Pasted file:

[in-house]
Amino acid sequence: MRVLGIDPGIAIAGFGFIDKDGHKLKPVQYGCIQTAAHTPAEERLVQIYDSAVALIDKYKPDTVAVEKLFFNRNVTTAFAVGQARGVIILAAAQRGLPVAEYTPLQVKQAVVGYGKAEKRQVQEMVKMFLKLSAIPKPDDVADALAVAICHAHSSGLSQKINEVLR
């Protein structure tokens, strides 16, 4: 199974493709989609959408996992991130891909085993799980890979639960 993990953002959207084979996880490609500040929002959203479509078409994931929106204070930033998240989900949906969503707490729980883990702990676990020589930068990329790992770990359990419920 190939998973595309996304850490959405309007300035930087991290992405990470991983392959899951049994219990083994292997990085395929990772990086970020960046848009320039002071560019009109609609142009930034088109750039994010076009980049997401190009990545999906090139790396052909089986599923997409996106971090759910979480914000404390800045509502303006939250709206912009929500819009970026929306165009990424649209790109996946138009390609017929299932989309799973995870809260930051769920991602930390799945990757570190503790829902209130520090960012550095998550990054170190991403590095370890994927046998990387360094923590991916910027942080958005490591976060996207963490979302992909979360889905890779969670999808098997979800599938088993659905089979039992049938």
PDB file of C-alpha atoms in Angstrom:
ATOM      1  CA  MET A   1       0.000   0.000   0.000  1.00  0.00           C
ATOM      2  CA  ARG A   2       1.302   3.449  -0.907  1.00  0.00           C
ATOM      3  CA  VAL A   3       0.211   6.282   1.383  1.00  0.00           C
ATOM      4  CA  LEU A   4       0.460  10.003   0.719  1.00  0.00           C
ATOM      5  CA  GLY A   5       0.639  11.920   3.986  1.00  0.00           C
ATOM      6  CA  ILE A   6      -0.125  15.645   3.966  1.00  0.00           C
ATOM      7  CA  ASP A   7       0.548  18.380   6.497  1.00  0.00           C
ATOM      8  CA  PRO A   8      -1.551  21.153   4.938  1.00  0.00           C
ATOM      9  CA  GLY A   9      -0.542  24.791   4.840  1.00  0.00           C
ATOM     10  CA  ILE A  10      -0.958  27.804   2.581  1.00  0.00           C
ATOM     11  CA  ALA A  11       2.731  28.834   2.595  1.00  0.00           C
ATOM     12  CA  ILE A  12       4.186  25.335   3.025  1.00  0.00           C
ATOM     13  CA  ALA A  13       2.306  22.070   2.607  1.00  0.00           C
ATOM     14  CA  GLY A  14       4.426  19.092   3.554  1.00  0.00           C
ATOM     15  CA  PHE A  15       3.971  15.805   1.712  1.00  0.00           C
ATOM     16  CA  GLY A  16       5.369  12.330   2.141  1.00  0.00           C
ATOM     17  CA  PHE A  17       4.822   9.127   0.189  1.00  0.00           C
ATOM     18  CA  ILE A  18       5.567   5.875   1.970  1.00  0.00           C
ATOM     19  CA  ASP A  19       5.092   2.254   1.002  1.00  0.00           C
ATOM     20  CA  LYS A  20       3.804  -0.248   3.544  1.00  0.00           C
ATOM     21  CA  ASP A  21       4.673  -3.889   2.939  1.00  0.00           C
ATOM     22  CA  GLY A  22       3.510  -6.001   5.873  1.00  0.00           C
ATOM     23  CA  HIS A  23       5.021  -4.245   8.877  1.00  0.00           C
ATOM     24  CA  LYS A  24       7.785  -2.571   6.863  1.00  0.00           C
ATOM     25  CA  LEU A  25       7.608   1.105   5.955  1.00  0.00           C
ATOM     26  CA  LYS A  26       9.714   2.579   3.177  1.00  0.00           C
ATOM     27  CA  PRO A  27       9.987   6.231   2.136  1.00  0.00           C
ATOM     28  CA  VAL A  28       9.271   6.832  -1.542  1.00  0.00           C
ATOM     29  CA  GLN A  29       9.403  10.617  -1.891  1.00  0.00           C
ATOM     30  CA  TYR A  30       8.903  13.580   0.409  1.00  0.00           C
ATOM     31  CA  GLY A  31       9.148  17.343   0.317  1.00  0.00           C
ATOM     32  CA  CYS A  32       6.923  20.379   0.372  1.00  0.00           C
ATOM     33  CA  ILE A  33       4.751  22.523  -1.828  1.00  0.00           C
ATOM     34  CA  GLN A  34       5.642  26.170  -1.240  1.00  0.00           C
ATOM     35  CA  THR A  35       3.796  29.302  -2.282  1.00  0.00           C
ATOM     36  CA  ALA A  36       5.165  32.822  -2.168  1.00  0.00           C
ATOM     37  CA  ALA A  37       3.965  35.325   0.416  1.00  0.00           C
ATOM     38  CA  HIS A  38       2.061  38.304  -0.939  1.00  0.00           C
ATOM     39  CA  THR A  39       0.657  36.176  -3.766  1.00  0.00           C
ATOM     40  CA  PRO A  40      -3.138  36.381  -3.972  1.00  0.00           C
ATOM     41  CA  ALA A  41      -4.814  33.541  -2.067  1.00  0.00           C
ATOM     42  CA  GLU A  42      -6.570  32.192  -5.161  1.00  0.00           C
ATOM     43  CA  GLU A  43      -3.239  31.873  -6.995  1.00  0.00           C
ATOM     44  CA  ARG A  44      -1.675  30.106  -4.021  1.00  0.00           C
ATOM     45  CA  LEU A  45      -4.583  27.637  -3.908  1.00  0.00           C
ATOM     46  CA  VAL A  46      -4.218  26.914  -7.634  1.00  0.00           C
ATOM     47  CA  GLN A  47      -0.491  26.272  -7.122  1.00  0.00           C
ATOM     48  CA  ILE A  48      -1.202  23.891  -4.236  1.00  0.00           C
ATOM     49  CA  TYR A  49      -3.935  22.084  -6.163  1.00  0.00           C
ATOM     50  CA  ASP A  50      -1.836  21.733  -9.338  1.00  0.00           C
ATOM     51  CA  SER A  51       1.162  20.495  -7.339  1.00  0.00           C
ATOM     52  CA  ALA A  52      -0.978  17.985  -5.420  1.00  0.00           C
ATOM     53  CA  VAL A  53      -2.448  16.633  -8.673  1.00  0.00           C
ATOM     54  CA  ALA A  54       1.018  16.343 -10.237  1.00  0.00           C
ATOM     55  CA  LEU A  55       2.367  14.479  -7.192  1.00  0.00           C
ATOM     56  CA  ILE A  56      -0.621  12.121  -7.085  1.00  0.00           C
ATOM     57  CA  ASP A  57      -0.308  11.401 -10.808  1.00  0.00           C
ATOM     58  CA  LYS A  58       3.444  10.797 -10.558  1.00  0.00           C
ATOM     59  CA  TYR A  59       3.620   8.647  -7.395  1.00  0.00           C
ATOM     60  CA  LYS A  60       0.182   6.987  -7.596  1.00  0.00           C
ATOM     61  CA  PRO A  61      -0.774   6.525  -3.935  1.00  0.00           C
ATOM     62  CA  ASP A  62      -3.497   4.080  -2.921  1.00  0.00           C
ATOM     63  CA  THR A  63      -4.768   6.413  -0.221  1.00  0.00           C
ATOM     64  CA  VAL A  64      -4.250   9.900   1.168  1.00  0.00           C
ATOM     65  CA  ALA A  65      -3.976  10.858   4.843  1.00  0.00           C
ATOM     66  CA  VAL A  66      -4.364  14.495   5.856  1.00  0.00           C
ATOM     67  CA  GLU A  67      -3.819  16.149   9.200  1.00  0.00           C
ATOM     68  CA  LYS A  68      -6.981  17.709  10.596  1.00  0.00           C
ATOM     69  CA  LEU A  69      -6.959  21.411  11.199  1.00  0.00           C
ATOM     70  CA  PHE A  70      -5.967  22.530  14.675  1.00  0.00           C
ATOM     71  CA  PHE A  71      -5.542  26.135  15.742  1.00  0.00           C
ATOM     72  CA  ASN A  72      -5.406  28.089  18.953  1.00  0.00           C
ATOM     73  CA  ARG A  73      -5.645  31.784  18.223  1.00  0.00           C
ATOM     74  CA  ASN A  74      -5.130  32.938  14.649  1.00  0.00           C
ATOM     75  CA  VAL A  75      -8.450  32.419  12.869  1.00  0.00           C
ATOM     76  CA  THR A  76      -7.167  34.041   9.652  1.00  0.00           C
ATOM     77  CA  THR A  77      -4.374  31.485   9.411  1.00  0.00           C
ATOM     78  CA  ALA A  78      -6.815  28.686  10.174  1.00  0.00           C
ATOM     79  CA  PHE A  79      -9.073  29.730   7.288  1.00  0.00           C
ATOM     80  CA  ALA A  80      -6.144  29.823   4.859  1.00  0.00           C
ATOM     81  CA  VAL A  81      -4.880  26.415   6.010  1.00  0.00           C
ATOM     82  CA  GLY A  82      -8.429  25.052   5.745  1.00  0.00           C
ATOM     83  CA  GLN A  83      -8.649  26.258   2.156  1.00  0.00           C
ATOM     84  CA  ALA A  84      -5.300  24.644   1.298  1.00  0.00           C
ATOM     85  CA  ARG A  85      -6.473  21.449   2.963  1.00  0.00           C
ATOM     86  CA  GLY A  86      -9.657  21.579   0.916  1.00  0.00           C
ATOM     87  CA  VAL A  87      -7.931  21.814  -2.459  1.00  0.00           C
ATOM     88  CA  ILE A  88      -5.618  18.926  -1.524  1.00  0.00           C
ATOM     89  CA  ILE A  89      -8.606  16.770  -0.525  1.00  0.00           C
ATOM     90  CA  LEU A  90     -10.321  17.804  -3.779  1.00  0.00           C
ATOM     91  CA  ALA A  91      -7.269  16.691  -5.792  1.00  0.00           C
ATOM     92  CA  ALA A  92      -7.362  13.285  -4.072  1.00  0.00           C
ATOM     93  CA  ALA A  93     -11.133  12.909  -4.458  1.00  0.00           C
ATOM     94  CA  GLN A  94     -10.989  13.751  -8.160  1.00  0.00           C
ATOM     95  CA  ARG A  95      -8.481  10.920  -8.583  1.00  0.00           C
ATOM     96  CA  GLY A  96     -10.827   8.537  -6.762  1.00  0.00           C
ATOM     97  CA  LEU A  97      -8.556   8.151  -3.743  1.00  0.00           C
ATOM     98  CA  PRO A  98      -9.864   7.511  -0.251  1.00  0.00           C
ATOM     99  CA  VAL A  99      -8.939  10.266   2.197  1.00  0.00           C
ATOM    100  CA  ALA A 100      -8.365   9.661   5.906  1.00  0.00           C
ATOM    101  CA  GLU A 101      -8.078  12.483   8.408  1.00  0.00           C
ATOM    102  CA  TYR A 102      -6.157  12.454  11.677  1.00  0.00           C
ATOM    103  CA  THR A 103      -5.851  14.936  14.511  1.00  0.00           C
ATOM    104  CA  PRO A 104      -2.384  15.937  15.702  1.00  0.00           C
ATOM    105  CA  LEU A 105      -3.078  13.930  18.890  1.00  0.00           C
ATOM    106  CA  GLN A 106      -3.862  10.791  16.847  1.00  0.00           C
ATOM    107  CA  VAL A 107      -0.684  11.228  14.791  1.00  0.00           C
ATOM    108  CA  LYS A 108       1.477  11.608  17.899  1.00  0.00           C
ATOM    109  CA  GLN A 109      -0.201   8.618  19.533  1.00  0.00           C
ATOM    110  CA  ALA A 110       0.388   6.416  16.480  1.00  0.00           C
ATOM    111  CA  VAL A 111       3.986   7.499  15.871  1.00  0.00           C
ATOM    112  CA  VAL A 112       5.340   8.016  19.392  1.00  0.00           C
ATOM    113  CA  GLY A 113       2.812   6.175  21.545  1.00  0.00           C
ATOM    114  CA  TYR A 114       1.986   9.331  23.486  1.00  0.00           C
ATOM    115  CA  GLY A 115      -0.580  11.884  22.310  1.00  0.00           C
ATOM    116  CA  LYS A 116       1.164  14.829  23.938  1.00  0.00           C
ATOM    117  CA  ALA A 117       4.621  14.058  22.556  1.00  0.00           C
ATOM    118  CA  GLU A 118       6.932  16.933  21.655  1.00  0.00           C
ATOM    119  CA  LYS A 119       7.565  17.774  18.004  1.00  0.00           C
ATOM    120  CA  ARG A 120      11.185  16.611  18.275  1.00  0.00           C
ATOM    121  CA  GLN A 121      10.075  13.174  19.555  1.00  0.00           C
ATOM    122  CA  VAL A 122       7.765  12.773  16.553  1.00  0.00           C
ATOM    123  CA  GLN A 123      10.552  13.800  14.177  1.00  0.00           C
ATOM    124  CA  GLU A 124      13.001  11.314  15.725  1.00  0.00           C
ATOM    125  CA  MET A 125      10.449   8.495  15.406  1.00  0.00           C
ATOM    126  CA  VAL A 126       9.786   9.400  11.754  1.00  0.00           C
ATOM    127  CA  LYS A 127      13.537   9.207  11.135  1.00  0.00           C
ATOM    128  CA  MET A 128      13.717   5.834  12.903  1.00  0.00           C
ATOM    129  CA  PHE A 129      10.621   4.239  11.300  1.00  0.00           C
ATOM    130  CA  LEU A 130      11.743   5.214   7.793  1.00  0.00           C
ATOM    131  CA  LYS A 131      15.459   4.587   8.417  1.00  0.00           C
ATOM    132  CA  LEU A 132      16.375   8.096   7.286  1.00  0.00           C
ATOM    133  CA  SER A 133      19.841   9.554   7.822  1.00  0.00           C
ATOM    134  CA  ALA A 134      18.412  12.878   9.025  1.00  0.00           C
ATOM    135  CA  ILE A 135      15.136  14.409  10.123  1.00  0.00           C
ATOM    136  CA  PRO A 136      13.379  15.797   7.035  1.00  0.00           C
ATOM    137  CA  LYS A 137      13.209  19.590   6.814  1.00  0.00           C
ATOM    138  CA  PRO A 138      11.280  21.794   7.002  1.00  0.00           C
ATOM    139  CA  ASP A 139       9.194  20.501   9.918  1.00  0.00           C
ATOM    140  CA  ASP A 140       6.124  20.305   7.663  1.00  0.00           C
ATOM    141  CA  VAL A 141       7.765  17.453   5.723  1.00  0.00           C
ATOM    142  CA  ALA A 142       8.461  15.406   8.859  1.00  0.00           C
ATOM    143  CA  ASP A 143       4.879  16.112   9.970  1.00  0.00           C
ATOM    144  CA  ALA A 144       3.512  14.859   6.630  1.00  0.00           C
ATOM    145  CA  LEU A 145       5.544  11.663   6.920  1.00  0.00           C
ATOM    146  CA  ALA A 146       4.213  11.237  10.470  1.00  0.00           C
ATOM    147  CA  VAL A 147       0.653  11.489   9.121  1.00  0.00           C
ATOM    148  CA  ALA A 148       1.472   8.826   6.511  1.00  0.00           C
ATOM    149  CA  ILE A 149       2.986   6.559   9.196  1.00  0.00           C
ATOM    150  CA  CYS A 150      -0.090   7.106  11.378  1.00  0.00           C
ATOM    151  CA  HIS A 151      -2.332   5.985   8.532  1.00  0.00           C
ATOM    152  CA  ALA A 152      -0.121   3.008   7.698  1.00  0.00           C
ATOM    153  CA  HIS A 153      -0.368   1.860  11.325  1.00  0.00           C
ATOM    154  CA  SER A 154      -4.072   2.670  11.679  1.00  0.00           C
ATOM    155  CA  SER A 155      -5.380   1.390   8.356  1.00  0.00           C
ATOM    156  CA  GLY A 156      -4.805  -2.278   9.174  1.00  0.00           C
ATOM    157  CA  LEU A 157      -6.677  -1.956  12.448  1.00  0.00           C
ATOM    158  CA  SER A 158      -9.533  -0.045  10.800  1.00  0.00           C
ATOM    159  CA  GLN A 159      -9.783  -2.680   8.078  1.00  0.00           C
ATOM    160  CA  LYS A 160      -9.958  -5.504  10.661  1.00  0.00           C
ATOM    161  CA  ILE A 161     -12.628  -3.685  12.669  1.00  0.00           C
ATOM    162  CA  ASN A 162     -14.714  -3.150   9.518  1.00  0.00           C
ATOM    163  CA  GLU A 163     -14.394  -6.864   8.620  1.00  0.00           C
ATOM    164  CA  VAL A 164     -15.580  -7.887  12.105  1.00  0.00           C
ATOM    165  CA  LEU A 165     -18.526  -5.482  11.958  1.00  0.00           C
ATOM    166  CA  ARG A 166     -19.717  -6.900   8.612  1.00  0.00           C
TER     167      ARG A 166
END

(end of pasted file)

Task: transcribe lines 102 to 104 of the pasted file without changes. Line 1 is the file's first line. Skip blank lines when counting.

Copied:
ATOM     98  CA  PRO A  98      -9.864   7.511  -0.251  1.00  0.00           C
ATOM     99  CA  VAL A  99      -8.939  10.266   2.197  1.00  0.00           C
ATOM    100  CA  ALA A 100      -8.365   9.661   5.906  1.00  0.00           C